Selfies at Funerals
Last week, the Tumblr Selfies at Funerals created a tidal wave of critical response leveled at the teens who take these selfies, the man who culled the posts into a stream, society for condoning such action, society for condemning such actions, and every iteration in between.
So obviously, this has struck a cord. These trends generate ickiness because we claim they break imaginary online etiquette rules. These teens are criticized for representing and broadcasting emotional cues discordant with their situation. Social media did not create this duplicity, but amplified it.
A selfie posted on Instagram is an instant update, a snapshot of the mood of an ephemeral moment. That Instagram archives this photo assigns the image a false sense of curation. That these images are publicly searchable through the use of hashtags assigns the image a deeper context.
Teens have been bored, annoyed, distracted, and disrespectful at funerals for years. Only recently, does society have the tools to glean this sentiment into a “trend.”
Scott Simon & Life-Tweeting
As the host of NPR’s Weekend Edition, Scott Simon has a highly active Twitter account. In addition to tweeting to promote his shows and guests, Simon tweets often about his personal life. His tweets vary from comments on the impended royal birth, baseball, and what he had for dinner. Like most users on Twitter, his professional and personal lives blur into one stream.
On July 16th of this year while on vacation with his family in California, Simon tweeted that his elderly mother was just admitted to the hospital for emergency surgery and asked that his followers “hold a thought for her.” After this seemingly innocuous tweet, Simon continued tweeting about his family and their vacation. Beginning July 22nd, Simon’s tweets began to suggest his mother’s prognosis was not good. From this point, until his mother’s passing, Simon’s tweets almost exclusively chronicled moments and conversations with his mother in her hospital room. As his mother’s condition worsened, these tweets became more and more personal.
He shared his musings on what exists after death, began to wrestle with his grief, and captured incredibly poignant, intimate interactions between him and his mother. (You can read all his tweets here.)
Because Simon was a public figure with more than a million Twitter followers, this attracted much attention. With this attention came discussion about what place social media holds in our lives. Some commenters of these stories questioned the “appropriateness” of live-tweeting his mother’s death, calling the entire event gauche.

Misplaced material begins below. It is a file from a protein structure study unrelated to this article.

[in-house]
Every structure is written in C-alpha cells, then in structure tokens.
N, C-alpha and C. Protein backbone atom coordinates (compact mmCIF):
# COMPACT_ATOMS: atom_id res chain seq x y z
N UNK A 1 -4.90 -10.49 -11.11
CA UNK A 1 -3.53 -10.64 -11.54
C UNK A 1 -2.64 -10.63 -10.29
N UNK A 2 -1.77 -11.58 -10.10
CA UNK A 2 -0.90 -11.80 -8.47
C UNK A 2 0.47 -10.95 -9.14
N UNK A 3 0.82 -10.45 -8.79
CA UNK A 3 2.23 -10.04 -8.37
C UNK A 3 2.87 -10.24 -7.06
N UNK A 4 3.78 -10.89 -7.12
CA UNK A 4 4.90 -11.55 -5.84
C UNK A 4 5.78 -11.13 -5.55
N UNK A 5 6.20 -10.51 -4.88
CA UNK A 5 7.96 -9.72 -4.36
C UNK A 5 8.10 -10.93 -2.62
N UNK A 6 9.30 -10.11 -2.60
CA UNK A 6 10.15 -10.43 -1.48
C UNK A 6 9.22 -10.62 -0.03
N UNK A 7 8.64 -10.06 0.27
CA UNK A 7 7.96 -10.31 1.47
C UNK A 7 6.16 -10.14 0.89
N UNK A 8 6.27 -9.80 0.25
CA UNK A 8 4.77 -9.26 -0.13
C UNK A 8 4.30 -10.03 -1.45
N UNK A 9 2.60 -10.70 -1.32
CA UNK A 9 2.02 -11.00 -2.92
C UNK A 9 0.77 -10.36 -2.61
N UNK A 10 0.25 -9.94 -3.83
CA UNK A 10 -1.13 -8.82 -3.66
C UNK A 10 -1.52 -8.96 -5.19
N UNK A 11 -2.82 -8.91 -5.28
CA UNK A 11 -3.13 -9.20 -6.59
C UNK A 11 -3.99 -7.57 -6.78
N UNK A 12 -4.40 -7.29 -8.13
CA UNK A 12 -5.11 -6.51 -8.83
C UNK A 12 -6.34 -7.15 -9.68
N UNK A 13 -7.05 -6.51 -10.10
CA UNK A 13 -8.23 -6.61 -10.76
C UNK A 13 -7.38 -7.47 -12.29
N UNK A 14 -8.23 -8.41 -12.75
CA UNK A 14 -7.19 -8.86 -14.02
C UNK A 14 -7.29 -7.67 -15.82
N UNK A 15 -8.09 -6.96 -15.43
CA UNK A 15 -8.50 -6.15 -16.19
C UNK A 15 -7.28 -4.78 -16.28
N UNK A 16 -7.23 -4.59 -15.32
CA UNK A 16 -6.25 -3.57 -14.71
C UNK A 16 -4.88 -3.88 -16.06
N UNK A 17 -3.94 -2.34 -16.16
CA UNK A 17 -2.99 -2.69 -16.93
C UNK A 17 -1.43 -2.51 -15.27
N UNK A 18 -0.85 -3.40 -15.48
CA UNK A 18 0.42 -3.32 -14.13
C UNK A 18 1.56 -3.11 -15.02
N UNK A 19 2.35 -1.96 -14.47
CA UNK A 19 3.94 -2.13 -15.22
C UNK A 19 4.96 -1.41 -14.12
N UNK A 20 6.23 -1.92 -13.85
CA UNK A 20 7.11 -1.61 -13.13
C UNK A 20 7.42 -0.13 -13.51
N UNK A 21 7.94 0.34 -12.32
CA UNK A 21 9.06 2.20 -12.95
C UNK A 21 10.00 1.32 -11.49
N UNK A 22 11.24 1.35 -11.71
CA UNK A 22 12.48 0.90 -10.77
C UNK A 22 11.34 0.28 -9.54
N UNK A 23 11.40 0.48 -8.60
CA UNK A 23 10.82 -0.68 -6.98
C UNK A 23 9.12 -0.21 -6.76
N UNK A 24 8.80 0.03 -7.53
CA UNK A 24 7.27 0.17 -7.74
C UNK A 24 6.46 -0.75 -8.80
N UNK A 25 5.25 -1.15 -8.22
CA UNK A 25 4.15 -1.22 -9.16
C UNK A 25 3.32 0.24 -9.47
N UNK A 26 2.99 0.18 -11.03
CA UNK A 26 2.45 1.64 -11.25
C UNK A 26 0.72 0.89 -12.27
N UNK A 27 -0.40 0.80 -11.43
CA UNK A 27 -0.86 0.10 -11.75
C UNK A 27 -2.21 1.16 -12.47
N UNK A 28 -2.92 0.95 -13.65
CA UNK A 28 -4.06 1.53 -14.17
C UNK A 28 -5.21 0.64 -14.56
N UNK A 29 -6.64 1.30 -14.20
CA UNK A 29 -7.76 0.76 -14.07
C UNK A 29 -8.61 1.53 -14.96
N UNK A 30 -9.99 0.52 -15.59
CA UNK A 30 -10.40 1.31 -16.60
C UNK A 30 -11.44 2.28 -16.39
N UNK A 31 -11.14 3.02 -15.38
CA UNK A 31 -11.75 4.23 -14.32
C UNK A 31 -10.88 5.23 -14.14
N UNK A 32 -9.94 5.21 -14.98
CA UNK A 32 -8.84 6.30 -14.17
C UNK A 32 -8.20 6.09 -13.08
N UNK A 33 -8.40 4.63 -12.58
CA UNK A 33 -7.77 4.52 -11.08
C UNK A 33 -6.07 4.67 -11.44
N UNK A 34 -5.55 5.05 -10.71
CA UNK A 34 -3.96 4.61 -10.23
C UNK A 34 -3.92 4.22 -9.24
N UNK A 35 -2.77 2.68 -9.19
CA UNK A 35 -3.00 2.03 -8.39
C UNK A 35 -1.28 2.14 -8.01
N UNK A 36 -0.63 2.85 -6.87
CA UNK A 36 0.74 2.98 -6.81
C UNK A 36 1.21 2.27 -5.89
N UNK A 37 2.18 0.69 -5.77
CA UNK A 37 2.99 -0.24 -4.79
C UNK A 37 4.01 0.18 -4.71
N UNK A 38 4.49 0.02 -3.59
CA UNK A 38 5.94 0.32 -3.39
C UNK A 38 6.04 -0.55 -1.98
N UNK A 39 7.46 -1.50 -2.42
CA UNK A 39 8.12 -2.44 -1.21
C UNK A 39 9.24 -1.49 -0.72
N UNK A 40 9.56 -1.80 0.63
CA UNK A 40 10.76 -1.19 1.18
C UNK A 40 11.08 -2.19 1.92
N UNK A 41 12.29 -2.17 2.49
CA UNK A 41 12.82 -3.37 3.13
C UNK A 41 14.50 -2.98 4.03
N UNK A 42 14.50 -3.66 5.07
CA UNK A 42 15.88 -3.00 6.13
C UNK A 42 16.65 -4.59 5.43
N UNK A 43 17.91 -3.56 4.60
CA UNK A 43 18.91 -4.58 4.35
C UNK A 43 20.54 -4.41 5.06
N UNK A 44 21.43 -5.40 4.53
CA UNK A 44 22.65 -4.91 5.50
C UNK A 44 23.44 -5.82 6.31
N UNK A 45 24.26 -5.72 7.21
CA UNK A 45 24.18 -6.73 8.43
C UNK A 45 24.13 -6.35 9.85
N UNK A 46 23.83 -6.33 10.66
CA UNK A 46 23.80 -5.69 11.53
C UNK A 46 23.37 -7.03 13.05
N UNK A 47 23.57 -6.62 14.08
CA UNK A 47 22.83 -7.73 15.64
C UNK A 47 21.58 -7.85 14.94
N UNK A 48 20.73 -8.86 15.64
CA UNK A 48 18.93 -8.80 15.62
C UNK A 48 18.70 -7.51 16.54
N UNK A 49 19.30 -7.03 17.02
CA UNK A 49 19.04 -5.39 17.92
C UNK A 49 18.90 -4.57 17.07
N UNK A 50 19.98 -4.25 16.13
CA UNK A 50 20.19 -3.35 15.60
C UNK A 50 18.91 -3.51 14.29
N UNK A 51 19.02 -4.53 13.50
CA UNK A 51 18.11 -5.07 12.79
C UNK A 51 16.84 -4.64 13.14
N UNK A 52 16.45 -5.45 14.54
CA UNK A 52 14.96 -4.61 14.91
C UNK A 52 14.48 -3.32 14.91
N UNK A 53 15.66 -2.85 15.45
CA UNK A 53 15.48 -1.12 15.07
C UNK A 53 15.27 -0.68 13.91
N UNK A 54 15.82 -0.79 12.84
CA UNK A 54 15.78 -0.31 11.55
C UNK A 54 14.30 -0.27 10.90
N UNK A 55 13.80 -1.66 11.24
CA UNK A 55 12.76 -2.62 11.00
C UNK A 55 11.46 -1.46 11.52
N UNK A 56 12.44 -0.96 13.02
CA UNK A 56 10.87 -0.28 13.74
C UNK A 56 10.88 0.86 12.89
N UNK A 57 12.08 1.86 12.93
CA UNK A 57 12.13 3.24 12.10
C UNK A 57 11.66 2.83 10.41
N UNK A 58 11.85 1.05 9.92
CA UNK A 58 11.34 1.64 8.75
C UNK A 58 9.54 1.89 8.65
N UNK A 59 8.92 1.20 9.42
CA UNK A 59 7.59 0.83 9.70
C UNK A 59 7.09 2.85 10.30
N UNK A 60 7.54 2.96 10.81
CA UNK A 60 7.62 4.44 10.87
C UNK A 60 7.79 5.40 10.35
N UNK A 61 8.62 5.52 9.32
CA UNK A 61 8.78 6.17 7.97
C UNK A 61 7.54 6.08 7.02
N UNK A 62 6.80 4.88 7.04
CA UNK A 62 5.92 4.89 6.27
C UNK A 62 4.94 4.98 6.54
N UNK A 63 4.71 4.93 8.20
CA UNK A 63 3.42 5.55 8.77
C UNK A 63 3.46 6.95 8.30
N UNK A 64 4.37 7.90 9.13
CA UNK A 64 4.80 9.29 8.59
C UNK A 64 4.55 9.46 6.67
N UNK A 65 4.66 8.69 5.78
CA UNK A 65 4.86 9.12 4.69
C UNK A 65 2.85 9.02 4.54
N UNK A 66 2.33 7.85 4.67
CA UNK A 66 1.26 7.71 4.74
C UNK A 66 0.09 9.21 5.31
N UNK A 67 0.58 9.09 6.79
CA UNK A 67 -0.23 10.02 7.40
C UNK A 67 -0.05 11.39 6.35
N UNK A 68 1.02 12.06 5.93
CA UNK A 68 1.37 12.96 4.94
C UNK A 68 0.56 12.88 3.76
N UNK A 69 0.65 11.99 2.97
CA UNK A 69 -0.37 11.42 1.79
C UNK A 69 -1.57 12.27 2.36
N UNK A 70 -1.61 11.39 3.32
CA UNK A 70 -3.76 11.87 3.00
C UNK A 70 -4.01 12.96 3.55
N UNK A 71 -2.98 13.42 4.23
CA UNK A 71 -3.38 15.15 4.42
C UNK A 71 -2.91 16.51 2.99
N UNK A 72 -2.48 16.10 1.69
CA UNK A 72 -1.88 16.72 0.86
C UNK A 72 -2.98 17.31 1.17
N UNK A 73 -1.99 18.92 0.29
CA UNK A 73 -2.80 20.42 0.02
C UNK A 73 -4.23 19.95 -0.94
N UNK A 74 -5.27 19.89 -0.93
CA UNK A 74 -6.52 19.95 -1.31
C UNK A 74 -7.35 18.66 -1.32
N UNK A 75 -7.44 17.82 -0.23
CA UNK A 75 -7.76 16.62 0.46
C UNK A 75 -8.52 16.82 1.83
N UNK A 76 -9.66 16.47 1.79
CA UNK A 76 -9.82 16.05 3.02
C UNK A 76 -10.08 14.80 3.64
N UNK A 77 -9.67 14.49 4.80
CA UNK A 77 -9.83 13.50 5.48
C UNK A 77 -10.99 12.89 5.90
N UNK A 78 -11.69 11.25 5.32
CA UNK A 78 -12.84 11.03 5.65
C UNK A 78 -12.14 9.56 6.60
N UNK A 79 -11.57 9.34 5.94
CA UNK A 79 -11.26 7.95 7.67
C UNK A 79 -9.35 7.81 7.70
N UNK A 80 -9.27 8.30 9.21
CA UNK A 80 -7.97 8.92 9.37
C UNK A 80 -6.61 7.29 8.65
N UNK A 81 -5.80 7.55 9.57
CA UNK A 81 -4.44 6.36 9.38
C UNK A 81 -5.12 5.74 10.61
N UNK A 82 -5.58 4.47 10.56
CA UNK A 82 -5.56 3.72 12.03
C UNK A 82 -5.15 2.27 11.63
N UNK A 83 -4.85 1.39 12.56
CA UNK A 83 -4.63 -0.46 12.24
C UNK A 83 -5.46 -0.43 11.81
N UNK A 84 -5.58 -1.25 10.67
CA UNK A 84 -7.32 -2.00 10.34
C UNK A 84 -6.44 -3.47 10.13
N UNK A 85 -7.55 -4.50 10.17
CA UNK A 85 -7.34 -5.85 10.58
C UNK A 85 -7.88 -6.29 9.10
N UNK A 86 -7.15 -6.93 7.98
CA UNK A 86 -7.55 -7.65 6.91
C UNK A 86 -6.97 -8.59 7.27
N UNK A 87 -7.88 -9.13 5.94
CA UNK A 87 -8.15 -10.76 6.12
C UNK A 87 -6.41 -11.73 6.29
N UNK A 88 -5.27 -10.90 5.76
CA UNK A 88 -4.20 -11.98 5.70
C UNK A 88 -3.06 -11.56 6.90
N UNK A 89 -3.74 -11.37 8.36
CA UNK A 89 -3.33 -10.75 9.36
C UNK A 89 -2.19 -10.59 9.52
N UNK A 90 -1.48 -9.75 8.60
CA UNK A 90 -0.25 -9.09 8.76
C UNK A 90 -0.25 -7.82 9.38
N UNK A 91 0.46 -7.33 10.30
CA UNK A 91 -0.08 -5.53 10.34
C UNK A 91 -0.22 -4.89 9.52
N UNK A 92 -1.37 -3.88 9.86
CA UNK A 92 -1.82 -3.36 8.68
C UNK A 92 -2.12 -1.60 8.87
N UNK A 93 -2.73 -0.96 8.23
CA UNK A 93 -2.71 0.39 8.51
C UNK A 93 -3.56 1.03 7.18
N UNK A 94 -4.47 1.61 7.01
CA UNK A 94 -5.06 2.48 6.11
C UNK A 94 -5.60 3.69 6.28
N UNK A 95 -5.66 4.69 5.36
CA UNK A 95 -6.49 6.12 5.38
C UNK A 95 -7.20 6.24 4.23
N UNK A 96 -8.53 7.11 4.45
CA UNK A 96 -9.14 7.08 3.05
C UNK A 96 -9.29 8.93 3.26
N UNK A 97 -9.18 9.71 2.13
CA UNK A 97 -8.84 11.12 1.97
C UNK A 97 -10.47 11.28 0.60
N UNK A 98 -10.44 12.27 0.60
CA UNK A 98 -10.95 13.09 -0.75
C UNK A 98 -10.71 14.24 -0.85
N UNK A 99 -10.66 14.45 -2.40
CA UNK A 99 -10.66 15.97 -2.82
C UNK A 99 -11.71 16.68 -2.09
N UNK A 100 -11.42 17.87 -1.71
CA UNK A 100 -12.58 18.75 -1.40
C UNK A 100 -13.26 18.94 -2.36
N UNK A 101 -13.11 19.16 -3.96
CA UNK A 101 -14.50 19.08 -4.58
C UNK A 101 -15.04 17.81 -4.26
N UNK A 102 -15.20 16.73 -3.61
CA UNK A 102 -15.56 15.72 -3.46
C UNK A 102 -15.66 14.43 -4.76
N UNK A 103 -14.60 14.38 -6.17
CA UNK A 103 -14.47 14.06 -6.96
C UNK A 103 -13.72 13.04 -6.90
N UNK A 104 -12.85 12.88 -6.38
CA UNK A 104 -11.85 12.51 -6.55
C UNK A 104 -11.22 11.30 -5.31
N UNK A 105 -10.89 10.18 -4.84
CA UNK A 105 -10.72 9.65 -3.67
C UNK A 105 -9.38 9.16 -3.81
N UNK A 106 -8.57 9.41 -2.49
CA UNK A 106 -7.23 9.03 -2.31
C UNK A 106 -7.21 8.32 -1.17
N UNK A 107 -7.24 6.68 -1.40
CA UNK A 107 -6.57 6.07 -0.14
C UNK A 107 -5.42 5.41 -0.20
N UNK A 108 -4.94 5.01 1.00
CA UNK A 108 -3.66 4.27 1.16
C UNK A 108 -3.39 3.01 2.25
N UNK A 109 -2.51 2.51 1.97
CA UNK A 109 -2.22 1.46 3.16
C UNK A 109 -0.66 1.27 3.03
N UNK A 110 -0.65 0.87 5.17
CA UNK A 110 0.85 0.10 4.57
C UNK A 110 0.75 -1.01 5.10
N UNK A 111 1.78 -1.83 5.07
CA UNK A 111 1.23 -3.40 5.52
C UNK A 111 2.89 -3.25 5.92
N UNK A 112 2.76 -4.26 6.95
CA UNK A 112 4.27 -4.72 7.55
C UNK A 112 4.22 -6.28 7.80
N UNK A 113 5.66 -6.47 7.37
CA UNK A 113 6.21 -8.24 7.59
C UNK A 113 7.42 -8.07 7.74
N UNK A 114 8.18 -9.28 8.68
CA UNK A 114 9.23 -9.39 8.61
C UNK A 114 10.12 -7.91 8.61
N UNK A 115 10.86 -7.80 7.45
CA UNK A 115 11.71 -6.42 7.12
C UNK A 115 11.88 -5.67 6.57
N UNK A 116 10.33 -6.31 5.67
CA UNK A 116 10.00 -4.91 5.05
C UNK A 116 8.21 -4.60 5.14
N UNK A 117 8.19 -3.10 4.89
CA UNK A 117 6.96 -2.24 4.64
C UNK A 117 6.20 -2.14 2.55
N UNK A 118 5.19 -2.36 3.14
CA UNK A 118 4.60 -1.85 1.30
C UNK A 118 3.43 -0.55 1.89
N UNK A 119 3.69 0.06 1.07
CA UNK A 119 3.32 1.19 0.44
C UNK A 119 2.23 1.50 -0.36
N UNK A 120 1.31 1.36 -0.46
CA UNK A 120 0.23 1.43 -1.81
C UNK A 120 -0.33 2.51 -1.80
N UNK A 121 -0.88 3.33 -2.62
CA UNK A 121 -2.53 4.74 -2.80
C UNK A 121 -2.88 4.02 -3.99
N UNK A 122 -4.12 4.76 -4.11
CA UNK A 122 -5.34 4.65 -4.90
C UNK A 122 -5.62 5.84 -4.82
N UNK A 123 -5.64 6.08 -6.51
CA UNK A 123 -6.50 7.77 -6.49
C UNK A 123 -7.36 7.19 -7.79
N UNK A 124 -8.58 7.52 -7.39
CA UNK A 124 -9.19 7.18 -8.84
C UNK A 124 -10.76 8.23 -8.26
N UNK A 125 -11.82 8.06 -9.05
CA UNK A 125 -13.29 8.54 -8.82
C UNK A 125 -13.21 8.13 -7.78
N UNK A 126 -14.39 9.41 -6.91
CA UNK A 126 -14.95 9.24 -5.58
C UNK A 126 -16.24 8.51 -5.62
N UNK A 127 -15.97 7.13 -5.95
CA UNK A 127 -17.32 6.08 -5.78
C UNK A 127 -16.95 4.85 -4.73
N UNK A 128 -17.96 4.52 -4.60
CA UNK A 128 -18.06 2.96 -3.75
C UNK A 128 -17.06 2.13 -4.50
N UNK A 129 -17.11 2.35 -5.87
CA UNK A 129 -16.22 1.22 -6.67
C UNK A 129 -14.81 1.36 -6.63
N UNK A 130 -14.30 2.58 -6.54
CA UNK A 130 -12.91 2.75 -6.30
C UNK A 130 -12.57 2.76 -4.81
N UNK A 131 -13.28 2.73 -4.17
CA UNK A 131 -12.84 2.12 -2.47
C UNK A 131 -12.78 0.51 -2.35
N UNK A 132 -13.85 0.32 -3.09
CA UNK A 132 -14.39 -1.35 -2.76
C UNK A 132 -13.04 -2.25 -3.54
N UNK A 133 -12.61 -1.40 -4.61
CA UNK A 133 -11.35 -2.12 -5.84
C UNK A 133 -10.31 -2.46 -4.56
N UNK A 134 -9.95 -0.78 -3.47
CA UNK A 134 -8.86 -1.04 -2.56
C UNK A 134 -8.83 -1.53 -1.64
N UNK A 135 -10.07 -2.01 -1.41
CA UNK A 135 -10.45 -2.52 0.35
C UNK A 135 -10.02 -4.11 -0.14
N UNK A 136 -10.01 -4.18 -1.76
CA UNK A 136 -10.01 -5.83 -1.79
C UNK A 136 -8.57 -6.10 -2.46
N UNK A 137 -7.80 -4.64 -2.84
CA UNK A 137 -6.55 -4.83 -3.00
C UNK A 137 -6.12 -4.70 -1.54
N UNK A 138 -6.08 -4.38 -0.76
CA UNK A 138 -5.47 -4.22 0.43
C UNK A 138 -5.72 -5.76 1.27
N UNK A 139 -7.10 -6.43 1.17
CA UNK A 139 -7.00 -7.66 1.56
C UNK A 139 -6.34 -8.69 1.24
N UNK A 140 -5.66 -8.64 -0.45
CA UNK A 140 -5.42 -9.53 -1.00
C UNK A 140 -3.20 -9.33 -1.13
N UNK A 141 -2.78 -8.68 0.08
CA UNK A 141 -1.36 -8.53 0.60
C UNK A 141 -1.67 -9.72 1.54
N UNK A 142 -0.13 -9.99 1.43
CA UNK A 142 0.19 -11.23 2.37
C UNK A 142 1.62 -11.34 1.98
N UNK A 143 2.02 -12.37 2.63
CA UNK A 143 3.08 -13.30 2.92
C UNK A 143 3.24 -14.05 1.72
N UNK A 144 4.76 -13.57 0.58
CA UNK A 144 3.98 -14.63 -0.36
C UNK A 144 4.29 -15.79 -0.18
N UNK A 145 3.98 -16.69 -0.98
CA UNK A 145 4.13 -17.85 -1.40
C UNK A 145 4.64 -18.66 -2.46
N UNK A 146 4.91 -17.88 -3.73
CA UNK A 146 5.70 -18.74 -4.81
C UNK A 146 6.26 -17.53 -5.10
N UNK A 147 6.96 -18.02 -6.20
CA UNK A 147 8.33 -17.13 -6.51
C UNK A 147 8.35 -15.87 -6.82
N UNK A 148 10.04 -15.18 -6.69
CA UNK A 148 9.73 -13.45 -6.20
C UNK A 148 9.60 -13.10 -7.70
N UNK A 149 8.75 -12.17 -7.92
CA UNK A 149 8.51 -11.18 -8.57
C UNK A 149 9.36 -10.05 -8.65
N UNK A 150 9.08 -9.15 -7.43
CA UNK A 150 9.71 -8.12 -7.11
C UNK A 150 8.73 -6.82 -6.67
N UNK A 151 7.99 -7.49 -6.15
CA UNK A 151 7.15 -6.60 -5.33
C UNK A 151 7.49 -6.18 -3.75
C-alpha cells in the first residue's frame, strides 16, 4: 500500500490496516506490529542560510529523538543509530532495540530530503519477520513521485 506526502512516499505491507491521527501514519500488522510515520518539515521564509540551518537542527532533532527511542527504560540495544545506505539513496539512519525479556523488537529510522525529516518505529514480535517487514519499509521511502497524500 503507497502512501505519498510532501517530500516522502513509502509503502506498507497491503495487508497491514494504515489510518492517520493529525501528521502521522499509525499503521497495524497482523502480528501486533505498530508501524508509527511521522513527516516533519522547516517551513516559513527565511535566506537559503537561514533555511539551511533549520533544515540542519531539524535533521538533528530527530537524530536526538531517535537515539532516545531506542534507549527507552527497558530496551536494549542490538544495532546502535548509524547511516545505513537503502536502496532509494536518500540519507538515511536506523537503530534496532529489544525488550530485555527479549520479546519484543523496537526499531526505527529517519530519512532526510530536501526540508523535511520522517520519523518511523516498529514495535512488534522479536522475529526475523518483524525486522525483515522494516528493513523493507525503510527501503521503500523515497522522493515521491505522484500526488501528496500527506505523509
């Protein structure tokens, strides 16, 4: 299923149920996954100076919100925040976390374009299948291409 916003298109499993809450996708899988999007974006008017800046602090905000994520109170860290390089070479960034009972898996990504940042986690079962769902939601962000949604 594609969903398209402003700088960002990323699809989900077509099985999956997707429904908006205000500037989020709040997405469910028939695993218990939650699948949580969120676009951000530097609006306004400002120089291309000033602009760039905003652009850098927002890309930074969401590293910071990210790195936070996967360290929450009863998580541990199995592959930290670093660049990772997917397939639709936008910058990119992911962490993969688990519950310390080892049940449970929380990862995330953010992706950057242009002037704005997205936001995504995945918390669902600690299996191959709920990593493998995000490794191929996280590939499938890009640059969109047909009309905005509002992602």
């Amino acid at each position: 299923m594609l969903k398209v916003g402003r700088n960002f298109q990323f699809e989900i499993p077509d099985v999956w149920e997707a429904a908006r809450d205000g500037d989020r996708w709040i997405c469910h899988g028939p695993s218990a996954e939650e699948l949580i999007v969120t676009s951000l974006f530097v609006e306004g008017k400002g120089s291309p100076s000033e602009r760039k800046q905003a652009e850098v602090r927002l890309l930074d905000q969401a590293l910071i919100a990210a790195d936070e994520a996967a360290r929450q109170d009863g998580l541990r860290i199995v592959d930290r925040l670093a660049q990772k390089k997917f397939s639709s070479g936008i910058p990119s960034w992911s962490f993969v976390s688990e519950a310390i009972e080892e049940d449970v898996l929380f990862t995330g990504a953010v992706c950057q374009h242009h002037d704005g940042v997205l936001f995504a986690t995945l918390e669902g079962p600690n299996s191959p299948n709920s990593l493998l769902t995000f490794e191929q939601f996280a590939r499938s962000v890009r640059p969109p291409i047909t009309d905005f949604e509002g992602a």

The much larger, and more vocal majority, however, called this event a compelling and haunting tribute to grief in our digitally documented world.
Social media creates a tension between “real life” and the user’s curated online persona. Since all user’s navigate this tension, we have learned to expect a cognitive dissonance between online and reality. The tension between what is considered private and public is also important in this conversation. Users like Scott Simon disrupt this tension when they use their social media profiles to insert what society considers private moments into a public space. The act of mourning and grief have only been very recently sequestered into the private sphere, and technology and digital spaces like Facebook and Twitter can help restate them to their original public, communal space.
Instagram is a photo sharing site with a tagging feature, that allows users to tag photos with hashtags. Clicking on the hashtags then allows the users to see the aggregated list of pictures tagged with the same hashtag. This aggregation only works if the user profile is public. As of now, there is now way to choose which pictures are private, seen only by the users selected followers, and which ones are public.
Instagram is not a site to foster larger conversations, but to contribute to a stream. By that nature, Instagram becomes a site that lends less to mourning, and more to the memorialization of figures, peoples, events, or things. I observed this memorialization in several ways.
User accounts like selena_quintanilla_4ever function as fan pages and post pictures and videos exclusively of the person it is memorializing. In every post on these fan accounts, similar hashtags are used.
Occasionally, these users ask that followers tag their own pictures of the memorialized person using the set arrangement of hashtags, like those seen above. However, including such a large number of hashtags, though related, does not further narrow the searchability of this picture. Rather, the effect is one of scattering: each hashtags places this picture in a different contextual stream.
Another way I observe this memorialization taking place is through the use of the hashtag #rip and its iterations. Instagram code does not distinguish case, among other things, in hashtags, so the #rip thread contains references to deceased celebrities, loved ones, pets, seasons, and even a rip tide. Tagging pictures with #rip becomes more a shorthand of mourning and loss for the user posting the photo rather than a way to join a larger conversation. Even more specific tagging, like #ripkane, though it narrows the scope of this conversation, does not filter based on content. Images are sorted chronologically, starting with the most recently tagged with the hashtag. If a hashtag is added in a comment of a picture, no matter how old, the picture will move to the beginning of the image search. This is interesting as it means community-oriented mourning on Instagram is very time sensitive. Users must post immediately to be included in the cloud of corresponding images.